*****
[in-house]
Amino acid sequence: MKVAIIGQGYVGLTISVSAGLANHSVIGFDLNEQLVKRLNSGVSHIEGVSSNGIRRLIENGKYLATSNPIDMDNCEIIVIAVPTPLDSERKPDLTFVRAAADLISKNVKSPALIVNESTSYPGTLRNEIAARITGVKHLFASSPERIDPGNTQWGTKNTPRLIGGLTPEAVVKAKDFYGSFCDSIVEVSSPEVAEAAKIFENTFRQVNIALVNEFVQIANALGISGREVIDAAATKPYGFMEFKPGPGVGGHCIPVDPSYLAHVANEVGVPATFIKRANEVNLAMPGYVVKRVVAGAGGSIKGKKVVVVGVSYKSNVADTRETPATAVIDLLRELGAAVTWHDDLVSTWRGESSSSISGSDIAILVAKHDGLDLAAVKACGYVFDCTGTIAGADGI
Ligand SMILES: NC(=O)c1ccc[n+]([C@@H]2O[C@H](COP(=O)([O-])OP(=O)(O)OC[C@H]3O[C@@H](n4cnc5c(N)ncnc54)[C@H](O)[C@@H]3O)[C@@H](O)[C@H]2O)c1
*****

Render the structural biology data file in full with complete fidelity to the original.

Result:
[in-house]
Amino acid sequence: MKVAIIGQGYVGLTISVSAGLANHSVIGFDLNEQLVKRLNSGVSHIEGVSSNGIRRLIENGKYLATSNPIDMDNCEIIVIAVPTPLDSERKPDLTFVRAAADLISKNVKSPALIVNESTSYPGTLRNEIAARITGVKHLFASSPERIDPGNTQWGTKNTPRLIGGLTPEAVVKAKDFYGSFCDSIVEVSSPEVAEAAKIFENTFRQVNIALVNEFVQIANALGISGREVIDAAATKPYGFMEFKPGPGVGGHCIPVDPSYLAHVANEVGVPATFIKRANEVNLAMPGYVVKRVVAGAGGSIKGKKVVVVGVSYKSNVADTRETPATAVIDLLRELGAAVTWHDDLVSTWRGESSSSISGSDIAILVAKHDGLDLAAVKACGYVFDCTGTIAGADGI
Ligand SMILES: NC(=O)c1ccc[n+]([C@@H]2O[C@H](COP(=O)([O-])OP(=O)(O)OC[C@H]3O[C@@H](n4cnc5c(N)ncnc54)[C@H](O)[C@@H]3O)[C@@H](O)[C@H]2O)c1